After throwing the pebbles on the 10th day of Zhul-Hijjah and shaving the head or clipping some hair of it, a pilgrim is released from all restrictions of the state of ihram. He may now wear perfume, put on regular clothes, etc., except approaching his wife sexually. This is known as the first removal of ihram. After completing Tawaf AI-Ifada, an essential rite of Hajj, everything is permissible for him including approaching his wife sexually. This is called the second or final removal of the state of ihram.Volume 5, Page 102a: Throwing the Pebbles - Their Origin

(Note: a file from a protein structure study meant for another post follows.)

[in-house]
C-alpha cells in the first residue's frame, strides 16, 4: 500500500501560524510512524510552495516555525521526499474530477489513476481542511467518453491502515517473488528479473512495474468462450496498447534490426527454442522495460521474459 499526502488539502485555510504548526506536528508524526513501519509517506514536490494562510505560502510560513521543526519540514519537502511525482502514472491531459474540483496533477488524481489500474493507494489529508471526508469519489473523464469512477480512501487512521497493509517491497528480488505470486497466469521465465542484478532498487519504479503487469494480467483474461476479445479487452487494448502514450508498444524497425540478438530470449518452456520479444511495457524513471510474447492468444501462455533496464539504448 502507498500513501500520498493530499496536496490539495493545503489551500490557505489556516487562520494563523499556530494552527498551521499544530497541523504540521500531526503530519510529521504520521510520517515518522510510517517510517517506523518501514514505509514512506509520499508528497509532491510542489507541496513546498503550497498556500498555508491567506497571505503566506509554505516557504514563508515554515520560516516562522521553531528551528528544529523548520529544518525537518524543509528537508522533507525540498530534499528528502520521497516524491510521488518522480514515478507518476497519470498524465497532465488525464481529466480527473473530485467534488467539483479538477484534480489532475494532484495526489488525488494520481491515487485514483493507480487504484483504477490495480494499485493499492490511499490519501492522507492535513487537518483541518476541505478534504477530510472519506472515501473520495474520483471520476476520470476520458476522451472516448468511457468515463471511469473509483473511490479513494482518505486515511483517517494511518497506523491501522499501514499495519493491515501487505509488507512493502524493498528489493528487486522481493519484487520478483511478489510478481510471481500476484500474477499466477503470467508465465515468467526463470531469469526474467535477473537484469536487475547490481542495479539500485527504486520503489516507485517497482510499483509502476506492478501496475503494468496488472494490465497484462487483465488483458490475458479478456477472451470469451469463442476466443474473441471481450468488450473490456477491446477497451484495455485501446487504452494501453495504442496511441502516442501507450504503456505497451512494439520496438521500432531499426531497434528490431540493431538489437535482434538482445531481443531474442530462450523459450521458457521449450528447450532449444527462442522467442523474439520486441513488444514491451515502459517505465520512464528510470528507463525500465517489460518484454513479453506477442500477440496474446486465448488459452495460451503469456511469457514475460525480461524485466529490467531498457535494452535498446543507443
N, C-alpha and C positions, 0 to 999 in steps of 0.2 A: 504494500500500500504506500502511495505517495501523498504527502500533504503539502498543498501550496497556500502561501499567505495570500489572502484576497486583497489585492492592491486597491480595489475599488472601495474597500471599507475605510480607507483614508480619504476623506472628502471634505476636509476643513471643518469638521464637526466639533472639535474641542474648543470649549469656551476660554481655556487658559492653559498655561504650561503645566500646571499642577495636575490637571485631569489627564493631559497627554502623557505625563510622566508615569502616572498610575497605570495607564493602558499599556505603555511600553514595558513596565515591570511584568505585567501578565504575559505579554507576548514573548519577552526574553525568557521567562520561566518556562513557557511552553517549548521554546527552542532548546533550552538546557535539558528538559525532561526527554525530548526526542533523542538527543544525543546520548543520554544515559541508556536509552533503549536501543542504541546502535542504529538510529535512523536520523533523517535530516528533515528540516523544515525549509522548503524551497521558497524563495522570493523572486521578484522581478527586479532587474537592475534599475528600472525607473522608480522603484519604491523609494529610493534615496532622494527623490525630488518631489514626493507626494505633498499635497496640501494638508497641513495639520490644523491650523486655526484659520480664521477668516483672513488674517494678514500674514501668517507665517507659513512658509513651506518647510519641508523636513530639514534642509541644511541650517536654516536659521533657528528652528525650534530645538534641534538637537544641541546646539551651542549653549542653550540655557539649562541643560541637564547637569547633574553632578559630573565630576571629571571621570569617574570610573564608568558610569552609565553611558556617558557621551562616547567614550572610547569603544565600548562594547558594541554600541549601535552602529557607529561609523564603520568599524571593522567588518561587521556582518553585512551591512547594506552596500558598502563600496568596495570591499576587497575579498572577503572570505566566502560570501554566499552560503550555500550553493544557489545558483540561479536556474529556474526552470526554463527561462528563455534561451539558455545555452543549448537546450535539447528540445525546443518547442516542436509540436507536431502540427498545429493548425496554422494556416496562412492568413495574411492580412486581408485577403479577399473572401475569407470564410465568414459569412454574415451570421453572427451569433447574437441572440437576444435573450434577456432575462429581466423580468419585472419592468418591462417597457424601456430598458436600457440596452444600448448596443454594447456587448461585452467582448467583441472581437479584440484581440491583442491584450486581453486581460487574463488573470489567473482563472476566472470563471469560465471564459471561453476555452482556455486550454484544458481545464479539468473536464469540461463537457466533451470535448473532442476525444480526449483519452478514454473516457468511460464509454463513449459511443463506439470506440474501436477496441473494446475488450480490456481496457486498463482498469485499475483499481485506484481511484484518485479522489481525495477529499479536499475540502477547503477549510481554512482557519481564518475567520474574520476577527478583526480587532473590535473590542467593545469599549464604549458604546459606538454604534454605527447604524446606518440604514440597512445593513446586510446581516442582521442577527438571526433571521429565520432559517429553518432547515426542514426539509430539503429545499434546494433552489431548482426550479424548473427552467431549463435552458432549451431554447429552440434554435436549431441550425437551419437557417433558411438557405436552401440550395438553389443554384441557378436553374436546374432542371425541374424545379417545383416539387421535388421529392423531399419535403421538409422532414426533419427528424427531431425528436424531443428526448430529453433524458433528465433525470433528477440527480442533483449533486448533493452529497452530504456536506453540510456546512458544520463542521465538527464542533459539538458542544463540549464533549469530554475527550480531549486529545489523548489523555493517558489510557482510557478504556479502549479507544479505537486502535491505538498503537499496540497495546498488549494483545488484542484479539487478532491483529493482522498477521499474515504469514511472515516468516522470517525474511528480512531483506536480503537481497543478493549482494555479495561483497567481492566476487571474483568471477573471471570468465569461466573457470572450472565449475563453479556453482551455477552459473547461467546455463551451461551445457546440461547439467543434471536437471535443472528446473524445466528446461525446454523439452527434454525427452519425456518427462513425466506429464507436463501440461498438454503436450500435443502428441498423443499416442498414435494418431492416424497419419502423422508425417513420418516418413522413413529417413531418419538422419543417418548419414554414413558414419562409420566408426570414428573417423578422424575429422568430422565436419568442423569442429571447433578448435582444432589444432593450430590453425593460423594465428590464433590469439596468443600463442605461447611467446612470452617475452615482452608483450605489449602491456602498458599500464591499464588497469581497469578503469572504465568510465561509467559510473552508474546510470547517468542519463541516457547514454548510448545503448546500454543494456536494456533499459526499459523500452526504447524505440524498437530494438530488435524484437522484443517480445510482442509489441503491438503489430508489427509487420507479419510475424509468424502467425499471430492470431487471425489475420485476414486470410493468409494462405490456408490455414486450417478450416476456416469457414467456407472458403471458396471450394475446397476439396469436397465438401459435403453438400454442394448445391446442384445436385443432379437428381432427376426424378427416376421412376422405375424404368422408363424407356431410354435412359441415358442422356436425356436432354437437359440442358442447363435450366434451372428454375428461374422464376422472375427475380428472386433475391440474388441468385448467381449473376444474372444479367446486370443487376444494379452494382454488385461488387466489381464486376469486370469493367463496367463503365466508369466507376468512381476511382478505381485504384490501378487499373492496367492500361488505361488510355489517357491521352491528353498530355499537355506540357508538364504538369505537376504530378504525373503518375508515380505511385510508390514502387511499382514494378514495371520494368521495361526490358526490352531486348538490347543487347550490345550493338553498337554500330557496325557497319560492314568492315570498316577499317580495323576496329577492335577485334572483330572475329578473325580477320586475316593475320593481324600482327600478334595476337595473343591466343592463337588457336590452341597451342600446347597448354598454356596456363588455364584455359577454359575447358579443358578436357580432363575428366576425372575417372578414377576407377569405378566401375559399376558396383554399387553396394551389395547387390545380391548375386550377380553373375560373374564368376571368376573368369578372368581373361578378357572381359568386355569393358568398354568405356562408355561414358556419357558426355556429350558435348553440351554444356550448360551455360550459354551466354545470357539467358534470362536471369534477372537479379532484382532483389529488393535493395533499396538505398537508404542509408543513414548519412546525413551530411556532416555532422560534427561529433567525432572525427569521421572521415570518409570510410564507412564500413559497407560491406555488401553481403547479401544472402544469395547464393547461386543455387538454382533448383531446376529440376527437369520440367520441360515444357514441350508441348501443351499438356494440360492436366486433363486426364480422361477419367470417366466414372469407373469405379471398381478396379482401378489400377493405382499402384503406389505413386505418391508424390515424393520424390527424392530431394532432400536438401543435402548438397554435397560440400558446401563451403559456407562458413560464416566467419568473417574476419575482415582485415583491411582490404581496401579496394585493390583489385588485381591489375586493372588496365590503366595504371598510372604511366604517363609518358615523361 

Al-Baihaqi reported from Salim bin Abi Al-J'ad that Ibn 'Abbas said that the Prophet (peace be upon him) said: "When Abraham (peace be upon him) wanted to perform the Hajj rites, Satan blocked his way near 'Aqabah. (Jamarah Al-Aqabah is on the left side inside Mina; the Jamarah Al-Wusta (the Middle Jamarah) is at about 11,677 meters from the first one, while Jamarah Al-Sughra (the Smallest Jamarah) is 1,564 meters further from the middle one) Abraham threw seven pebbles at him whereupon the Satan sunk into the ground. Again the Satan appeared to him near the second Jamarah. Abraham threw seven pebbles at him and he again sunk into the ground. Once again the Satan approached him near the third Jamarah, and again Abraham threw seven pebbles at him and once again the Satan sunk into the ground." Ibn 'Abbas added, "You throw pebbles at the Satan, and (in doing so) you follow the path of your (great) forefather Abraham (peace be upon him)." Al-Munzhri said: "This is reported by Ibn Khuzaimah in his Sahih and by Al-Hakim, and it is sound according to their criterion."Volume 5, Page 102b: Wisdom Behind Throwing Pebbles